When good opportunities arise, you shouldn’t let them pass you by, right? I know I didn’t. Well, at least when it came to getting an Erasmus scholarship in another country. I’ll give you a bonus life lesson now, which took me a while to truly understand—pretty much everything in life is connected to people. That is if you don’t live on a remote island where your only neighbors are a few hundred (thousand) bunnies.
I was lucky enough to earn two Erasmus scholarships during my six years of university—three months in France with a practice scholarship and nine months in Belgium with a study scholarship (I basically did my 5th year there). Man…those were the days.
Approach cultural differences with empathy
When it’s your first time in a particular country, there is always a culture shock to varying degrees, depending on how innately flexible you are toward change in general. I remember my first days in France, which was the first time I lived for a few months in another country, completely alone and had to handle myself in a different language all the time. Add to that not knowing what my living arrangements would be, what I’d eat, how the people behave, what bus to take and so on. But I soon learned that the food is really good, buses have a schedule and respect it too, the people are actually quite nice (either that or I’ve been really lucky). Plus, if you start playing a bit of ‘monkey see monkey do,’ you slowly integrate and even get to feel rather comfortable.
Whether it was learning about their culinary preferences, becoming friends with colleagues and observing their lifestyle and routine, I can honestly say I became more empathetic and considerate by witnessing the way other fellow humans go about their lives. Resilience is another thing you can build when you need to stretch your grant until the end of the month or quickly find an alternative to not having mobile data in the middle of a foreign city. Figuring out the best possible decisions you can make by taking into account the resources you have, at any given moment, while being outside of your comfort zone, is something that requires some serious critical thinking skills. And that is something you will surely consolidate during an Erasmus experience (pretty much every day you leave the house).
One guaranteed way to become grateful for your own life is to go to a country that is not as well-off as the one you come from. (I didn’t do this, but my friend did.) This is not to say that you can’t be grateful in a country with a high standard of living, of course. As a foreigner however, it can be quite humbling to observe the struggles of an underprivileged colleague—how much they had to study to get into University and succeed, how they eat food their mom sent to them from miles away. When sharing a dorm room with local students, you start grasping the difficulties these families go through, the quality of life and struggles they encounter.
As unpleasant as it may sound, there is value in witnessing the struggles and challenges other people face, and maybe even share the burden for a little while. I’m not suggesting to put your life in danger or anything like that, but maybe do some volunteer work for a social cause you found out about or cook for yourself even though you are tired and can afford to eat out. Having a moderately hard time even briefly, can do wonders for your perception, sense of self, gratitude levels and who knows, maybe even spark some motivation to help the less fortunate, or strive to become a better human and improve what you can, where and when you can.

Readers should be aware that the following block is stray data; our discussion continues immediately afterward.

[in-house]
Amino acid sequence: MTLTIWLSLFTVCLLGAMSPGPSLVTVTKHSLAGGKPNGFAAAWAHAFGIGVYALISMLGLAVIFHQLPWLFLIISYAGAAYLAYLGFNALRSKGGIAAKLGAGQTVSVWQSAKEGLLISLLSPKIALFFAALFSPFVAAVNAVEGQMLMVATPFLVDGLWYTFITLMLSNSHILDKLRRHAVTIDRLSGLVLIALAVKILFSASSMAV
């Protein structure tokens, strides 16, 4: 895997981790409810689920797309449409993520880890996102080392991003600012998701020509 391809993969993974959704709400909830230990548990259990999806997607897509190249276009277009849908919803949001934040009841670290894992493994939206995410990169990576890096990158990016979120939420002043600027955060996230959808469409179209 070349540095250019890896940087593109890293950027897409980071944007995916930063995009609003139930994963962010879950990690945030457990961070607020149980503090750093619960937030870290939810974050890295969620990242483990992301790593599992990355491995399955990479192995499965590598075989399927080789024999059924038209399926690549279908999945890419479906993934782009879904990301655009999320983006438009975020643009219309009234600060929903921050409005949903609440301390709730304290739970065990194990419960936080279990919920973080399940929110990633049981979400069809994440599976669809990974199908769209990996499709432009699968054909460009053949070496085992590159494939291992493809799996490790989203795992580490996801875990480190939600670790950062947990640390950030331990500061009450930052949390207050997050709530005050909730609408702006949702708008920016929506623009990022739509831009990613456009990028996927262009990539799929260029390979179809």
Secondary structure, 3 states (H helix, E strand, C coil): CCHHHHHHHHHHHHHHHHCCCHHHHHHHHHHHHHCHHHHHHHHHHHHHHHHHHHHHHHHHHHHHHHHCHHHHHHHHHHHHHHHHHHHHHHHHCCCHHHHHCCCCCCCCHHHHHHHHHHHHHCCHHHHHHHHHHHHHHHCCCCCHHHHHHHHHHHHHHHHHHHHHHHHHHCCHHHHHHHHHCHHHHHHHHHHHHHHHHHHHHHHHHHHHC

It’s about you, not just your grades
I became friends with a colleague during my time in Belgium and I visited her place one weekend. I met her parents and found out she had failed some exams and had to repeat a year. Despite the reaction I would have expected (due to my upbringing), her family and teachers had been supportive and helped her out during that year, instead of seeing her as “less than.”
The moral of the story, through my eyes, is this: your study years, your grades, and widely celebrated achievements don’t define you as a person. What you do with your knowledge, experience and given circumstances is what builds your character and determines how you live your life. I’m not diminishing the immense value my Erasmus experiences had for my academic and professional paths. However, I would ask people to look past conventions and measurements, to use their own situation (Erasmus or not) and make the most out of the things that seem to truly matter in the end—moments, people and memories.
Say yes to challenges in order to grow
I don’t think I can fit in this article all the words needed to express how much these two Erasmus grants helped me grow, on all fronts. I got to practice and improve my French, participated in practical and academic activities in my field of study, gathered a great level of knowledge and skills for my future profession, interacted with people of all ages and backgrounds, traveled within and outside of those two countries, made friends and collected a bunch of memories that are some of the best so far. I have grown as a person, a student, and a friend.
It takes courage to go by yourself to a whole new country, for months, to handle your own money, use your existing knowledge in a new environment, interact with foreigners, study and pass exams in a different language. It is not easy, but it is 100% worth it. When I look back and realize how strong I became, how I’ve managed to do something challenging but also rewarding, the priceless memories I have, I would totally do it again. And again.
Travel if you can
Traveling is one of the best ways to learn, unlearn and relearn about life. Why not take a few steps outside your circle and discover where life takes you, what you learn, how you grow and what makes your soul smile.
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Photo: Ethan Shi via Unsplash; Timo Stern via Unsplash